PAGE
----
Students aspired to graduate from half pants to full pants, metallic geometry boxes to magnetic pencil boxes and boring erasers to colourful scented rubbers with cartoon figures. There was no concept of ‘use and throw’ pens. Fountain pens were tediously refilled, until the more practical ballpoint took over, even as parents rued that it spoiled the handwriting. Every home would have that sleek envelope of refills ready at hand. From the art of covering note books and texts with brown paper to sticking labels or polishing our shoes, everything used to be a ritual. The rare decoration in the kids’ room would be glossy centre-spreads from Sportstar or Target, before posters of Rambo and Schwarzenegger took over the walls and Samantha Fox or Madonna hid inside the cupboard.
Our idea of time was different and we divided it liberally between family, spouse, children and self. People pursued hobbies like birdwatching, painting, reading, sewing, theatre, sports, travel and letter writing. While elders had ‘fast friends’ (as in thick, not loose), kids had ‘pen pals’. We eagerly anticipated the postman’s arrival with postcards, a money order or the odd telegram. If you wanted to speak to someone, you placed a trunk call. Time walked at a leisurely pace and we slept earlier or read a book for want of something to do. Kids spent time not at malls but at circulating libraries. Library cards were diligently maintained and a strict librarian fined you for not returning books on time!
Comics were a big thing. We grew up on a staple of folktales and fables, Tinkle, Chandamama and Commando comics, as we laughed at the capers of Suppandi, Shikari Shambhu and Inspector Moochhwala or envied the volumes of Archies at a cousin’s place. Before X-Men; our superheroes were Chacha Chaudhary, Sabu or the Indrajal pantheon of Bahadur, Mandrake and Phantom. Hell, we even had Hatnik Phantom sweet sticks with a red tip that looked like cigarettes. It took just a towel to transform into caped crusaders. Of course, there was no Harry Potter. We had to imagine the adventures of Enid Blyton’s Famous Five and Secret Seven to Nancy Drew, Hardy Boys or Agatha Christie. And then one day, grandfather would get all your issues of Amar Chitra Katha hardbound for posterity.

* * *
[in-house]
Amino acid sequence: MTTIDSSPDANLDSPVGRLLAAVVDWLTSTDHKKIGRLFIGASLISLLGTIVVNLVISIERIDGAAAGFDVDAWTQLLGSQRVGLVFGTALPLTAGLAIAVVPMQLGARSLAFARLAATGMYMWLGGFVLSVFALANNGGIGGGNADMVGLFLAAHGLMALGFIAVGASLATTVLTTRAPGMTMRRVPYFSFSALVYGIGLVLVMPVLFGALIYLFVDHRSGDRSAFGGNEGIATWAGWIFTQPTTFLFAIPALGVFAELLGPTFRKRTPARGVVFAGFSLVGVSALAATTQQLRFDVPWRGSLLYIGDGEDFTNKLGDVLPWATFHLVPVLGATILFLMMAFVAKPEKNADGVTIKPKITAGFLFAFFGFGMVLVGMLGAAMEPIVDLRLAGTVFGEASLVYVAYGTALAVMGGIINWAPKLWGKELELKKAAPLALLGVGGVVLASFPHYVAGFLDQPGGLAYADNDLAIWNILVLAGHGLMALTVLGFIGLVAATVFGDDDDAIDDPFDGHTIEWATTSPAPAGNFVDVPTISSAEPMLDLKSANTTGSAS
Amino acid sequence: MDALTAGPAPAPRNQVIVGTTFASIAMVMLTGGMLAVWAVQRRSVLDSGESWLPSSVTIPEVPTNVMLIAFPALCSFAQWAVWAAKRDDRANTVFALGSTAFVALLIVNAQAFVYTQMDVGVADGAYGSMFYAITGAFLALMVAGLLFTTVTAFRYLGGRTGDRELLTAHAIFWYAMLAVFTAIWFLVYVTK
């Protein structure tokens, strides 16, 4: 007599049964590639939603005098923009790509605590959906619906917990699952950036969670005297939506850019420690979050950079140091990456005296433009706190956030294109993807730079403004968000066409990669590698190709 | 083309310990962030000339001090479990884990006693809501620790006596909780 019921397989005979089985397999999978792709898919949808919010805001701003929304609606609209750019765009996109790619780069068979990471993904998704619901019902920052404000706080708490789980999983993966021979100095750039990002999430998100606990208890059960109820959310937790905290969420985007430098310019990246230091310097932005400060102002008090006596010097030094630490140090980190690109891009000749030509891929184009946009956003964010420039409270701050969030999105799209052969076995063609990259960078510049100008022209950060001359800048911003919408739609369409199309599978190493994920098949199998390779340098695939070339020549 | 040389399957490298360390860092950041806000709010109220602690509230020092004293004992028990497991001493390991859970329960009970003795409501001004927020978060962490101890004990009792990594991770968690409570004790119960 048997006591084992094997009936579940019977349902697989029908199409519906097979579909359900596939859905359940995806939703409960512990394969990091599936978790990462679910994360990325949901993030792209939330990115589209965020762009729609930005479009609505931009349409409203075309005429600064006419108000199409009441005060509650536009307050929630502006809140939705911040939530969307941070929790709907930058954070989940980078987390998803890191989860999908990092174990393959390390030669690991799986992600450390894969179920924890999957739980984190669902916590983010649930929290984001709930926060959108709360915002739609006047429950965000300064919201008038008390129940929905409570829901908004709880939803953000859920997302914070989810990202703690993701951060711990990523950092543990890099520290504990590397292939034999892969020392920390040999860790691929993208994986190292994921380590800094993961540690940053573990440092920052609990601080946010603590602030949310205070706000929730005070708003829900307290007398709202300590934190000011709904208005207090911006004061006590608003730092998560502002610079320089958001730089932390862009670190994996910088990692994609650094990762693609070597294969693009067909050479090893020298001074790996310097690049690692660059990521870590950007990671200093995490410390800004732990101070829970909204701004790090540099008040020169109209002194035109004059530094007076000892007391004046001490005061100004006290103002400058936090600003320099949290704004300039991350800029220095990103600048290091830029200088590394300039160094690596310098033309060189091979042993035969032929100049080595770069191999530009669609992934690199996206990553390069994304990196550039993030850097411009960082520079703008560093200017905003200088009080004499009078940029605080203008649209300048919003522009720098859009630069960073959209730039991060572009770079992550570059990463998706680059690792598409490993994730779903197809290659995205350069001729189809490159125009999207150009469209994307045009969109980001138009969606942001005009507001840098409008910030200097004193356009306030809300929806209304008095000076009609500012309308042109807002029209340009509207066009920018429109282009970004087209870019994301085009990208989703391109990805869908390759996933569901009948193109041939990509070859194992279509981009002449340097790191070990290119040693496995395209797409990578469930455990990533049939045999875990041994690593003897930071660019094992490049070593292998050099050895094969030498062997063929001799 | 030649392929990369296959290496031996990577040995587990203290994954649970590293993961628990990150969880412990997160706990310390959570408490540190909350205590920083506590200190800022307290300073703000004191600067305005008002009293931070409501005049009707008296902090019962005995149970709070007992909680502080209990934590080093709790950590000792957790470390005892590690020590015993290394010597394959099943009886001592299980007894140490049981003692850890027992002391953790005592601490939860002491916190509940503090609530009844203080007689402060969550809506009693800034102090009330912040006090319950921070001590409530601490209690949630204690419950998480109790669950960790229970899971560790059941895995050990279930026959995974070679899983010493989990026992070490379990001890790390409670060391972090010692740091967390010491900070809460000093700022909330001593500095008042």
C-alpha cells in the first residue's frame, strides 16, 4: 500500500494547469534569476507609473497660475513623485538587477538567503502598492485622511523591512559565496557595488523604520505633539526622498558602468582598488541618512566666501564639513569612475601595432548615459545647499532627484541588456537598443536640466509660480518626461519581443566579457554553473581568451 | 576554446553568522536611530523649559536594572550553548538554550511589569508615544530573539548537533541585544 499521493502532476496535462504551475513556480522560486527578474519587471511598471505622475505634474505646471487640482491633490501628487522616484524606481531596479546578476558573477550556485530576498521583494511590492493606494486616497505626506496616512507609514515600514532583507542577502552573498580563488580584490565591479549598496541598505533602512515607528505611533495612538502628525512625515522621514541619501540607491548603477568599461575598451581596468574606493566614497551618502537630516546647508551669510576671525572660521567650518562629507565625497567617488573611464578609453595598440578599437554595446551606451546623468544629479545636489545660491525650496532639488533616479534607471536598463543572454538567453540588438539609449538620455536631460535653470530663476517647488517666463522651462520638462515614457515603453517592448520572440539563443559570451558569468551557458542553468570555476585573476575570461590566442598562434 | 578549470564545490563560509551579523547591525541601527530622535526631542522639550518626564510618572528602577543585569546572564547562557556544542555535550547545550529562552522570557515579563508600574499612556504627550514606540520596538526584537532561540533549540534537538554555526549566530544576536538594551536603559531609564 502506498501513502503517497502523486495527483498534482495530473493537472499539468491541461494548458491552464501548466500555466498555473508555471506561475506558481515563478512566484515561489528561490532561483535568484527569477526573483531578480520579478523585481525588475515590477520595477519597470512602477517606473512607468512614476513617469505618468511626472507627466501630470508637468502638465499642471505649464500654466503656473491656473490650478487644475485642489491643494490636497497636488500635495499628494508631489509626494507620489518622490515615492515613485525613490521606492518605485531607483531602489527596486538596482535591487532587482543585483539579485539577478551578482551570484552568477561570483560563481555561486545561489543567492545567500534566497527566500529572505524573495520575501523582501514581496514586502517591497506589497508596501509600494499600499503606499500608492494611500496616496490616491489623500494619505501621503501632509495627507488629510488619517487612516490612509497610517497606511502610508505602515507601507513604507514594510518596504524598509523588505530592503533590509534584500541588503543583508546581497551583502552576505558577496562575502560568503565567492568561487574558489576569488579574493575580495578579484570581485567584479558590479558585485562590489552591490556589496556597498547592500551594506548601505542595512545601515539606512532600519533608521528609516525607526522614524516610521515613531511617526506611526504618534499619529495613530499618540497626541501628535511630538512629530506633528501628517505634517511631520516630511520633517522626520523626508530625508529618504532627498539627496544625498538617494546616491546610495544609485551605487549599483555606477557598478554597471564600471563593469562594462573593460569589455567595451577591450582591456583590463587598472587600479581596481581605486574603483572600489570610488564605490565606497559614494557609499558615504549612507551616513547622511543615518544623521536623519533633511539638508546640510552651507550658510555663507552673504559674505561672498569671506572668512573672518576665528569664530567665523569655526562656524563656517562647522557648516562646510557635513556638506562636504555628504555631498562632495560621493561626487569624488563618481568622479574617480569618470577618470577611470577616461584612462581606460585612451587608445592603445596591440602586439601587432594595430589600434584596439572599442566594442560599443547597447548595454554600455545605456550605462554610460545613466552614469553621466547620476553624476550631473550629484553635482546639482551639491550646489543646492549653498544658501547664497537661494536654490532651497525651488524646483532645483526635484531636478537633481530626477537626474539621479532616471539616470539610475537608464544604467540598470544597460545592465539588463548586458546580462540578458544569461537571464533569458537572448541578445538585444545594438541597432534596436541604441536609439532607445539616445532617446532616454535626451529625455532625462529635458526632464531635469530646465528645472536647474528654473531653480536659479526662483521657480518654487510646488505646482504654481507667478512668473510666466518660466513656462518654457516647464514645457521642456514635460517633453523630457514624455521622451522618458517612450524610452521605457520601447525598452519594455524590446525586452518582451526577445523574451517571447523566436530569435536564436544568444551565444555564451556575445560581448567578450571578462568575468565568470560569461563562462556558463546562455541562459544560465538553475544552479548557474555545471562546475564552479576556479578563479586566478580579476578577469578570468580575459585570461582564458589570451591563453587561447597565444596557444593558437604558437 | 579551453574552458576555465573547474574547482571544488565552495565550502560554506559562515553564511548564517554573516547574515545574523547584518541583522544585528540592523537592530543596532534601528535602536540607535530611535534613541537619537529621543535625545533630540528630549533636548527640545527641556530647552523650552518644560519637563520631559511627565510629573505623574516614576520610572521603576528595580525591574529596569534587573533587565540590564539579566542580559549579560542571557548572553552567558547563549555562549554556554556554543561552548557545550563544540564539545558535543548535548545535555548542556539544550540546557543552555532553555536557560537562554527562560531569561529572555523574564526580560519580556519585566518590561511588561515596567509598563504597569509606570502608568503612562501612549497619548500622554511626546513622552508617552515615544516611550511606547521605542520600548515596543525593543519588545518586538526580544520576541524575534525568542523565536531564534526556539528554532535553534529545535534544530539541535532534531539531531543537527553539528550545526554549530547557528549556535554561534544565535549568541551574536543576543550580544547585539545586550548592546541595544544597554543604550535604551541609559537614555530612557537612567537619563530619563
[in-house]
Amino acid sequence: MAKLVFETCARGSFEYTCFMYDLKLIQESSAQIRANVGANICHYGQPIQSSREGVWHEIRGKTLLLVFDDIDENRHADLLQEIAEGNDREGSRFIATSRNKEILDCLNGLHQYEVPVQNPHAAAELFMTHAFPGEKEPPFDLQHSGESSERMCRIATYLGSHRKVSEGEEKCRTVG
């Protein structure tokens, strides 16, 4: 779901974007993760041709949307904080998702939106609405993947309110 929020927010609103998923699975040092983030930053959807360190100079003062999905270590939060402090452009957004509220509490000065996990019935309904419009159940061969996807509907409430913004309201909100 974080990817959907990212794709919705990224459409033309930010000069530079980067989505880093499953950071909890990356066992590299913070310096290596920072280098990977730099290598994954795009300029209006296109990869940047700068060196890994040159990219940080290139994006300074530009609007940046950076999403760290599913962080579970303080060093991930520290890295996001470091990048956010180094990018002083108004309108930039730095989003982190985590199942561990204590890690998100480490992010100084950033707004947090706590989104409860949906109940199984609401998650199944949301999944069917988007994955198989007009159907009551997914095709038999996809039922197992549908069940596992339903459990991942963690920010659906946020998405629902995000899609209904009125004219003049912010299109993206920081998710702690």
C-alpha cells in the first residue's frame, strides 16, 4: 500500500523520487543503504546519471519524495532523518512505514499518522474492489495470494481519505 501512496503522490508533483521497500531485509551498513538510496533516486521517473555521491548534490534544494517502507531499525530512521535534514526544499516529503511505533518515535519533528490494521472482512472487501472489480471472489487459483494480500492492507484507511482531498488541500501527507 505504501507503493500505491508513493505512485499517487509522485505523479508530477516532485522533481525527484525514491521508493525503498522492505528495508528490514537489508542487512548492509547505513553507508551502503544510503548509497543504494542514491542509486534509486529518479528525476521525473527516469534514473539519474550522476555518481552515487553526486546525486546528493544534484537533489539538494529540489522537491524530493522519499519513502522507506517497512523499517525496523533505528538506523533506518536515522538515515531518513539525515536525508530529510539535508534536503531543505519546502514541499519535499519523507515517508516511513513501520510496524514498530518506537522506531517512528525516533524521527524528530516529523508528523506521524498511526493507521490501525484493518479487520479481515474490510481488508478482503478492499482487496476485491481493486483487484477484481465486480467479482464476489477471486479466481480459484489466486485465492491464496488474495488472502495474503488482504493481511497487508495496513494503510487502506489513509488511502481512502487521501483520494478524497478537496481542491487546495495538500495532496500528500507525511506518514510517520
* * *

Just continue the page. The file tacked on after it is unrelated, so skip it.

Kids collected stamps, coins, matchboxes, badges and even wet tissues from Air India flights that some high-flying uncle got home as a souvenir. Flying was unthinkable. For most of us, travel meant train journeys with packed food hurriedly prepared at home and leaky Milton water coolers. There was no bottled water – when the train stopped at a station, passengers ran for a refill, mobbing the water cooler on the platform like it was a superstar.
If the Oscars were our window to cinema, The Grammys was the only reference to the world of international music. Our aunts recall how our grandparents waltzed in the hall as a wind-up gramophone or ‘turntable’ in the corner hummed out Western tunes. In the 60s and 70s, when rock n roll hit India and right through the 80s, cities turned nocturnal as discos drew youngsters and adults to jive, hustle, cha-cha and boogie late into the night. A local music store would record your favourite songs on Mixtapes for a small sum. When the cassette loops got stuck, we would patiently unwind it and use a pencil to roll it up again. If the sound got fuzzy, out came the aftershave from dad’s closet and a handkerchief for some good old ‘head cleaning’.